The City Magazine Since 1975

We’re All Ears

June 2016
We’re All Ears
PHOTOGRAPHER: 
Chef Benjamin Dennis offers three corn-centric recipes

When Benjamin “BJ” Dennis IV started looking for his culinary roots, he didn’t have to go far. Although he grew up in West Ashley, his great-grandfather bought 22 acres on Daniel Island in its days of rice ponds and cattle and ran a ferry to get folks to the mainland. His grandfather, Reverend Benjamin Dennis II, still lives on the land with sugar cane abutting his vegetable garden, memories of growing coconuts and raising goats fresh in his mind.

Dennis began to see influences in Lowcountry cuisine that had originated with West African slaves and were perpetuated in the foodways of the Gullah Geechee, African Americans who settled in coastal counties from just above Wilmington, North Carolina, down to Jacksonville, Florida. Dennis also worked for four years in St. Thomas, finding in the West Indies a commonality of Gullah Geechee culture and cuisine, which he incorporates in the food he now cooks as a personal chef and caterer based in Charleston. It has brought him both local and national notice.

Dennis says that he aims to “infuse the techniques of my ancestors with my grandparents’ lessons about eating from the land to create contemporary dishes, focusing on seasonal, locally sourced vegetables and seafood.” Tasked with using corn in three representative recipes, he also incorporates okra, rice, fresh chili peppers, and crab, which Dennis says are some of the more popular ingredients in Gullah Geechee cuisine.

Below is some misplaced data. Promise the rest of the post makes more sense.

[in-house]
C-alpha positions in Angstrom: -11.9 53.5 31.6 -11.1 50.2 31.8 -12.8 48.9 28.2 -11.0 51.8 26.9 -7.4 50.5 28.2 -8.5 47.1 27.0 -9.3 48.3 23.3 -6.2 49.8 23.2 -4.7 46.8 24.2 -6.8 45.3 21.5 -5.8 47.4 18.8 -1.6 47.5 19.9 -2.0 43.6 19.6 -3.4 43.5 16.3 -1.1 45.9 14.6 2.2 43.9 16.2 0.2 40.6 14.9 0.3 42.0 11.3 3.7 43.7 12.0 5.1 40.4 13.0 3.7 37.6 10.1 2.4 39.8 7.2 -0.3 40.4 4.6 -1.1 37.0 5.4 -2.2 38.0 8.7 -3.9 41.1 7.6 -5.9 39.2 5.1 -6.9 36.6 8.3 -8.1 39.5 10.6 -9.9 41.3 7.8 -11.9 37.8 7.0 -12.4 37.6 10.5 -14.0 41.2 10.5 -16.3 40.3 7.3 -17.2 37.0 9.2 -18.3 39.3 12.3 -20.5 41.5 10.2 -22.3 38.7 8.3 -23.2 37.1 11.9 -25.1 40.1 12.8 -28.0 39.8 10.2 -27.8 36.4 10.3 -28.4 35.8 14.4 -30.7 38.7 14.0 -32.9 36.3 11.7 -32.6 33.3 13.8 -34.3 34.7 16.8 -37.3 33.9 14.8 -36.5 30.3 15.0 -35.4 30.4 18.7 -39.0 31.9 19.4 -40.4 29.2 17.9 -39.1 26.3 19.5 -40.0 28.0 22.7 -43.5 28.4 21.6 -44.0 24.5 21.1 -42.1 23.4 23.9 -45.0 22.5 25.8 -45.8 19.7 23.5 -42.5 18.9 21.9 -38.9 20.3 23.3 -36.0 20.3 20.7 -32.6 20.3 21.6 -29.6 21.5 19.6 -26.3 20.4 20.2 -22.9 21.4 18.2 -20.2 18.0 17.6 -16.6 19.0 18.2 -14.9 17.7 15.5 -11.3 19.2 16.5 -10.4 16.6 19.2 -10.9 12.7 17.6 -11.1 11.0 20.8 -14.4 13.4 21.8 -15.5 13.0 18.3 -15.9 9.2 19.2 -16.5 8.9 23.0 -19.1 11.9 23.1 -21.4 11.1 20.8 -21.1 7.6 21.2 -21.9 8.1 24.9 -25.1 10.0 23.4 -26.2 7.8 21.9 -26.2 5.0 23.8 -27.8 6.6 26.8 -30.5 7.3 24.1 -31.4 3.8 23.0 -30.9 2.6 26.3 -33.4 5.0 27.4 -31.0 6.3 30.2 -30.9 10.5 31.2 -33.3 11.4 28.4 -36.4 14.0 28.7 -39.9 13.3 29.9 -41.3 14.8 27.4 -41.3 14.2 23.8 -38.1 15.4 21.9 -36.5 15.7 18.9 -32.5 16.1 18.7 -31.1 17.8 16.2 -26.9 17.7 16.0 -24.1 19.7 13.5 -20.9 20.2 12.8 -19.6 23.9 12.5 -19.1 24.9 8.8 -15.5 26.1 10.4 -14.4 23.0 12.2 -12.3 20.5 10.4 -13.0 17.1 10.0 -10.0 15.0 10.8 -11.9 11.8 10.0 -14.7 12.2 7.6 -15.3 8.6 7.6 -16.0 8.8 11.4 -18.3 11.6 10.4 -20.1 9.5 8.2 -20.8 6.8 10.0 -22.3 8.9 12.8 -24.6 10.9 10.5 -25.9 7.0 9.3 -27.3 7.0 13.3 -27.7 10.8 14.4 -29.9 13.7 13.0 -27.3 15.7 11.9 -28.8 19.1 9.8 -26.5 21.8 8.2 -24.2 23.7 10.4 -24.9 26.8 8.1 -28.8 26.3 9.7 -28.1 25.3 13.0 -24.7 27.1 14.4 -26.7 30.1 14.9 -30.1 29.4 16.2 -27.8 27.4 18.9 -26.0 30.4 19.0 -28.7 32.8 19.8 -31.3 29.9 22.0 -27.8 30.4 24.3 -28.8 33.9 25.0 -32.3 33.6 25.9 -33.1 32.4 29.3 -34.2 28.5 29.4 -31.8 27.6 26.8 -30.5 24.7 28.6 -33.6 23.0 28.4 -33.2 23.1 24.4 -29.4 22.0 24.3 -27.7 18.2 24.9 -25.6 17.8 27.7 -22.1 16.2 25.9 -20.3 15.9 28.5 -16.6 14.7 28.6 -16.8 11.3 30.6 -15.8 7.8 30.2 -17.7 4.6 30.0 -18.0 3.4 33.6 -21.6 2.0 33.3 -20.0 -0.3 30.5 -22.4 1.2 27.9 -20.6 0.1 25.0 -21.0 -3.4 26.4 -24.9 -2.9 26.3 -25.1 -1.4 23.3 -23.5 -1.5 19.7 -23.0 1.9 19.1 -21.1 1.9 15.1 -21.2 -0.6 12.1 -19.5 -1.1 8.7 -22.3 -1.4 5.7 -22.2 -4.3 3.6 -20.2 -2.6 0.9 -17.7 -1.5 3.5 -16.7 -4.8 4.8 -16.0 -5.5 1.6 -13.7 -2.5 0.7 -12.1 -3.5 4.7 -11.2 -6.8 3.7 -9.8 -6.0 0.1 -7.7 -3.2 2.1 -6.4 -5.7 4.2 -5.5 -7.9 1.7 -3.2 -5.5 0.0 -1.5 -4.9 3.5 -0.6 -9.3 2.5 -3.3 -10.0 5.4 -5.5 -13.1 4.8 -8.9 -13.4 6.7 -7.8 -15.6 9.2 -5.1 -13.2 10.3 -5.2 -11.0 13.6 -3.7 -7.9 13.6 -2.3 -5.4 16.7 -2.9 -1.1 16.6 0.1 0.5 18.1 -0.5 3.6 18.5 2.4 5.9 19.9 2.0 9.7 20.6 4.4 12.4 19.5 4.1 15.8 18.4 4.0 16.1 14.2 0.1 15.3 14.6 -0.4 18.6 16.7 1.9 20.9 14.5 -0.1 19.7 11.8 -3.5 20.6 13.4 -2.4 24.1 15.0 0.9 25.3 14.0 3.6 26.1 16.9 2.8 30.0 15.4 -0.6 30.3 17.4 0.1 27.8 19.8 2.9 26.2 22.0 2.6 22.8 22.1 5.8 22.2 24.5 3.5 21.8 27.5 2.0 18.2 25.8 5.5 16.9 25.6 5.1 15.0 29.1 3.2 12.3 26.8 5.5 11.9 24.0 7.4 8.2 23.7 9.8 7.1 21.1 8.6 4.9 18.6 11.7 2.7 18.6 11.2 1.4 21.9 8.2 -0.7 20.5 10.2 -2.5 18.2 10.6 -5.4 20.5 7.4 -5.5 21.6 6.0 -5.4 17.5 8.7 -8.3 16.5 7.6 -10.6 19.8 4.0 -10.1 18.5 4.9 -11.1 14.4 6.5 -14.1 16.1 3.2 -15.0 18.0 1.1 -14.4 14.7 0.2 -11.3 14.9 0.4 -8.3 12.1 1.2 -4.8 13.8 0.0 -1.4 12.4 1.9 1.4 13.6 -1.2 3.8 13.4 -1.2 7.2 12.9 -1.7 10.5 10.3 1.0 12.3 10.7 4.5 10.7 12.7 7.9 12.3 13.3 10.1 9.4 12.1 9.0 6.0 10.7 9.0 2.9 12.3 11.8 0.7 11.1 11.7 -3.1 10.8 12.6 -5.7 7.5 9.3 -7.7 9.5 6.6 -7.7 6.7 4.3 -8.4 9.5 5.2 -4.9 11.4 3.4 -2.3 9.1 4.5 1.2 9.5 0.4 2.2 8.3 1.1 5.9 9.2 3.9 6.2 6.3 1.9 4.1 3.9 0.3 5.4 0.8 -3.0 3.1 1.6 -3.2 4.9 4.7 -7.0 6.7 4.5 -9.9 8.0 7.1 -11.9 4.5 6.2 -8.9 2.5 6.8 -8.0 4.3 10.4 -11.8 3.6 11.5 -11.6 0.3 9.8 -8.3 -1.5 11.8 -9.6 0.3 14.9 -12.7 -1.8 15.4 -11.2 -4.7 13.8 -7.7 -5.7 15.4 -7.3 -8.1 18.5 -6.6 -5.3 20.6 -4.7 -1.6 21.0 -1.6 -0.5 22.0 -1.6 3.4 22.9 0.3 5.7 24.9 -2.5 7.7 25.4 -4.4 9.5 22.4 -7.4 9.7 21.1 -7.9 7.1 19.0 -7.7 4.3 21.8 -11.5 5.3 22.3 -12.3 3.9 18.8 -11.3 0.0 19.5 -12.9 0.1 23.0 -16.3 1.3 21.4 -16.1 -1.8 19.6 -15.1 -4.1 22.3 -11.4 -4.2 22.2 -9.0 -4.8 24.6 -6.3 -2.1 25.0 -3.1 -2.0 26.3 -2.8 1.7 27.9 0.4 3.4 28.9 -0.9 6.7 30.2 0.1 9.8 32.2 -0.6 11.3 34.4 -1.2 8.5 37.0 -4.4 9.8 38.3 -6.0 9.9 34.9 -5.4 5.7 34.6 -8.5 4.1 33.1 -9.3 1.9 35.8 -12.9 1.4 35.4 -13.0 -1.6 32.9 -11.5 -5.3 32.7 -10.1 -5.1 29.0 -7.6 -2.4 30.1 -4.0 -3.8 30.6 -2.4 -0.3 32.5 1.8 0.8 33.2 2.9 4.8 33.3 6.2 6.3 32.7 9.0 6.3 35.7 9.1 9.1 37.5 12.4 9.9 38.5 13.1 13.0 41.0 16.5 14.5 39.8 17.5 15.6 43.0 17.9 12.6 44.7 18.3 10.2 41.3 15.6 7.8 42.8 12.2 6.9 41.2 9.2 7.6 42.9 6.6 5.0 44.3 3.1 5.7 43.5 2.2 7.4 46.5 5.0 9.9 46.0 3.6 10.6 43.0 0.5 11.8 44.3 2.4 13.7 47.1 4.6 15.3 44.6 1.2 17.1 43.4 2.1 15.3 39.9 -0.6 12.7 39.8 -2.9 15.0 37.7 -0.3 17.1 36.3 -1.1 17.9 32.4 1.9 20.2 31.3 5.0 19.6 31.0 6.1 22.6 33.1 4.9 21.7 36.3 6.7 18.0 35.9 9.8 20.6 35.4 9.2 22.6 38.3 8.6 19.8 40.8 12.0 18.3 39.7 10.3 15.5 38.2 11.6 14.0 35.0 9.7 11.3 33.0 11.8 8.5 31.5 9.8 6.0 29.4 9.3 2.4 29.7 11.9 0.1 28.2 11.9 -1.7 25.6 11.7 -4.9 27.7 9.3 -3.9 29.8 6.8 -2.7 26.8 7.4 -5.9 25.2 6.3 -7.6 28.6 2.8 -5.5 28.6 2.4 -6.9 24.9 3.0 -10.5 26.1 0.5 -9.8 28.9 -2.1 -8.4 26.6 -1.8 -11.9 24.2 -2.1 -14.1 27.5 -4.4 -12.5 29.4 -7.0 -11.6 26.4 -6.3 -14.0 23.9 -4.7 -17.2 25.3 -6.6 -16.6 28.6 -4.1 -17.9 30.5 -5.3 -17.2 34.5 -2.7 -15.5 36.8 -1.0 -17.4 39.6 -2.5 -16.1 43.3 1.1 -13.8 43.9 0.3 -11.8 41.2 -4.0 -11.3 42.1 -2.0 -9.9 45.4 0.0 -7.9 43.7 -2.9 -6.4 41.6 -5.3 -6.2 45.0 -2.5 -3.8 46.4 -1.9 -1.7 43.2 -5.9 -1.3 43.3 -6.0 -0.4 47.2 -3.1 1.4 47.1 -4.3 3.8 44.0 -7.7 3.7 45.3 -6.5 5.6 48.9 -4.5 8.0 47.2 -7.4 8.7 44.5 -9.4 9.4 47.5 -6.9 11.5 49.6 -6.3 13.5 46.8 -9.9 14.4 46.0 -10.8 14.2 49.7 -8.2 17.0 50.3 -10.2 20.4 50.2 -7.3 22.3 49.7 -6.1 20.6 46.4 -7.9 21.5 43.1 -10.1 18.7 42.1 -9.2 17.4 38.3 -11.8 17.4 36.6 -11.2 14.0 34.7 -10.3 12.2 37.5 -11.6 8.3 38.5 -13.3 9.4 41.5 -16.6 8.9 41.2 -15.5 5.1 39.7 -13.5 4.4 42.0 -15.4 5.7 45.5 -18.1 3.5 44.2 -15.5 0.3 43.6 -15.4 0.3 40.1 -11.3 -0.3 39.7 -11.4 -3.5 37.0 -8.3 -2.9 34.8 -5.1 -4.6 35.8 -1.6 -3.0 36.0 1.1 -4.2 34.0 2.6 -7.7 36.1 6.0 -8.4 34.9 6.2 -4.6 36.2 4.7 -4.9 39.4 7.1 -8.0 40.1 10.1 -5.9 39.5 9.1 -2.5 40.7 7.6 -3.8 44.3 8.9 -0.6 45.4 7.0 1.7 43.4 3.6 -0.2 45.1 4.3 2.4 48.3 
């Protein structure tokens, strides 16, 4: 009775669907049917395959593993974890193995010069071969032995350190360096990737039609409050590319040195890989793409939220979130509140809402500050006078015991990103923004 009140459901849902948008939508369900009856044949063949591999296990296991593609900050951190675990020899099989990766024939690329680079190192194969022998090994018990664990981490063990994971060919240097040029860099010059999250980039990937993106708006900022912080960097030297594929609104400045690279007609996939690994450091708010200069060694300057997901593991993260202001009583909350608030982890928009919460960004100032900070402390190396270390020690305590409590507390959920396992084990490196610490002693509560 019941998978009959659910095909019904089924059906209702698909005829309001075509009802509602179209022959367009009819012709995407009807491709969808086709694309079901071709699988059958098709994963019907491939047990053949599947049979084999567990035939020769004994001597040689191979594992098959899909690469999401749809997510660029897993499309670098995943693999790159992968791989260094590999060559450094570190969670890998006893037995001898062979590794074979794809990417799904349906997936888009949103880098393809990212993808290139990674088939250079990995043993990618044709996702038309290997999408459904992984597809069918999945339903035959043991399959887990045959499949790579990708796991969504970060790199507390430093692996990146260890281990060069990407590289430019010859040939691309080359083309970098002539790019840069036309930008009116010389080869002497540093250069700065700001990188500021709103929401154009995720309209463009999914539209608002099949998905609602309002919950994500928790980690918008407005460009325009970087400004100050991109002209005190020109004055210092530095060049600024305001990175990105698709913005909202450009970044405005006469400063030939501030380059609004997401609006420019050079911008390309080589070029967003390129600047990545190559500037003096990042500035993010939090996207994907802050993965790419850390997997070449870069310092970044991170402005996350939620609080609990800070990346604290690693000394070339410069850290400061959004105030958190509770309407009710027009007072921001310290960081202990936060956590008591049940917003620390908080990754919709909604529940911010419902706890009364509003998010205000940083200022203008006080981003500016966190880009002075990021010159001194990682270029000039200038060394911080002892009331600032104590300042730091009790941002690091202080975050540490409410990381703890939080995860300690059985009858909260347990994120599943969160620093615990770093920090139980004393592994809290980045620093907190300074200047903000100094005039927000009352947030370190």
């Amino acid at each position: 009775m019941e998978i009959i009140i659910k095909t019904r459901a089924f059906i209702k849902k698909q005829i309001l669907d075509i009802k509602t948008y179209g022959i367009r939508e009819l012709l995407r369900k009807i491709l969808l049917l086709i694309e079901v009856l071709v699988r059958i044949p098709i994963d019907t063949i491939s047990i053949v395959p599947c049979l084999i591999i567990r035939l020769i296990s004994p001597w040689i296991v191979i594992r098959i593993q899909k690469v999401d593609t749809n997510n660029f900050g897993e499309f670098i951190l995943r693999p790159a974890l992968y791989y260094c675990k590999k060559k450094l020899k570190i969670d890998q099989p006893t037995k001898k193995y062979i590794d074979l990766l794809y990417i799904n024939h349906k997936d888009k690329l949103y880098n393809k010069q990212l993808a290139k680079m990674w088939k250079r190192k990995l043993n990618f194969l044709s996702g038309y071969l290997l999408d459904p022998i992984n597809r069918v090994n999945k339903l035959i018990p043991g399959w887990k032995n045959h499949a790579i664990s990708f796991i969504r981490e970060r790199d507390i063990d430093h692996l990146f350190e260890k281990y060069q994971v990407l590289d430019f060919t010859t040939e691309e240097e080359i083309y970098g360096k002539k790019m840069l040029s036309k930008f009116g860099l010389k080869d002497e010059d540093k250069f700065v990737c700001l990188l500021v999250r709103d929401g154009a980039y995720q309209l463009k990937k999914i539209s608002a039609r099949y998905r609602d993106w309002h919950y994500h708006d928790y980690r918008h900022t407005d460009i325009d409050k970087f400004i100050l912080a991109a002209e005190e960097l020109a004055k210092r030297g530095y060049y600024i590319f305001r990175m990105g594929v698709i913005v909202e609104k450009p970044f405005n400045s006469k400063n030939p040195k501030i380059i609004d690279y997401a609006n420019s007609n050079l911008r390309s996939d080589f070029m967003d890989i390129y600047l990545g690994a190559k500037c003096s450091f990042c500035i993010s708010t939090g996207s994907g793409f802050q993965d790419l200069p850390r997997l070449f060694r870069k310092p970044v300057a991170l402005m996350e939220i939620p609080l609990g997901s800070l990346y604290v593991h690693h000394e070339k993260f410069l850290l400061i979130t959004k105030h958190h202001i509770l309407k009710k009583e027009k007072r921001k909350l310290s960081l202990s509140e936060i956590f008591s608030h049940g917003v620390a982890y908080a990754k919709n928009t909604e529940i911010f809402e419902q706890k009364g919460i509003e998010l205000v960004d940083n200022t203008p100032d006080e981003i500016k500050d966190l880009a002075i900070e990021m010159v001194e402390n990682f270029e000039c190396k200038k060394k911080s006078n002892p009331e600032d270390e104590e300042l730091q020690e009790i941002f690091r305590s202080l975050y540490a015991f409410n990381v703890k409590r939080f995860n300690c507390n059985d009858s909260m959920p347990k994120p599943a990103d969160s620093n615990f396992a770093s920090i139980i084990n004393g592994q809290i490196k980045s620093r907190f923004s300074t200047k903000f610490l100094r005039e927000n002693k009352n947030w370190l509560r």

He puts forward a distinctively Lowcountry take on boiled ears of corn by lacing the cooking water with “classic seasonings typically used in a crab boil.” He then elevates the essence of crab flavor by coating the ears with butter packed with crab roe and piquant from garlic and lime.

In his sautéed corn and okra, Dennis leaves out the tomatoes that are typically paired with okra so the fruit’s acidity and strong flavor don’t overpower. That way, he says, “the corn can be sweet with little roasted notes.” Using the bare minimum of oil “caramelizes the okra,” so one gets the flavor of deep-fried okra—without all the grease. He adds aromatics (garlic, onion, and hot pepper) to harmoniously pull these flavors together in one dish.

The shrimp, corn, and rice croquettes are a BJ Dennis signature item, tweaked here to highlight the corn. “The croquettes have a crispy exterior with a creamy interior,” he says. “You get bites of sweet corn along with briny yet tender and sweet shrimp. There’s also a little spice and garlic, with occasional, subtle onion notes from the scallion.” The chef remarks that the croquettes pair well with an array of accompaniments, such as a rémoulade or tartar sauce, homemade ketchup or tomato jam, butter sauce, and dill sauce (or other sweet, sour, or spicy sauces).

Staying true to the tenets of his heritage, the chef gathers his ingredients fresh from the docks and island seafood stores; farmers markets; and local farms, like Joseph Fields’s on John’s Island and Josh Johnson’s Old Tyme Bean Company in Cameron (see the sidebar for more information). For authentic Gullah Geechee flavor, follow Dennis’s lead when cooking his recipes.

Dishing It Up With Chef BJ Dennis: 
Restaurant: Personal chef and caterer
First F&B gig: “A dishwasher, busboy, and food runner at Hyman’s seafood”
Education: Culinary Institute of Charleston
Favorite local ingredient: Okra
Recipe he’ll never share: “I’ll share any recipe, but I can’t share the soul that goes into my food. That has to happen naturally.”

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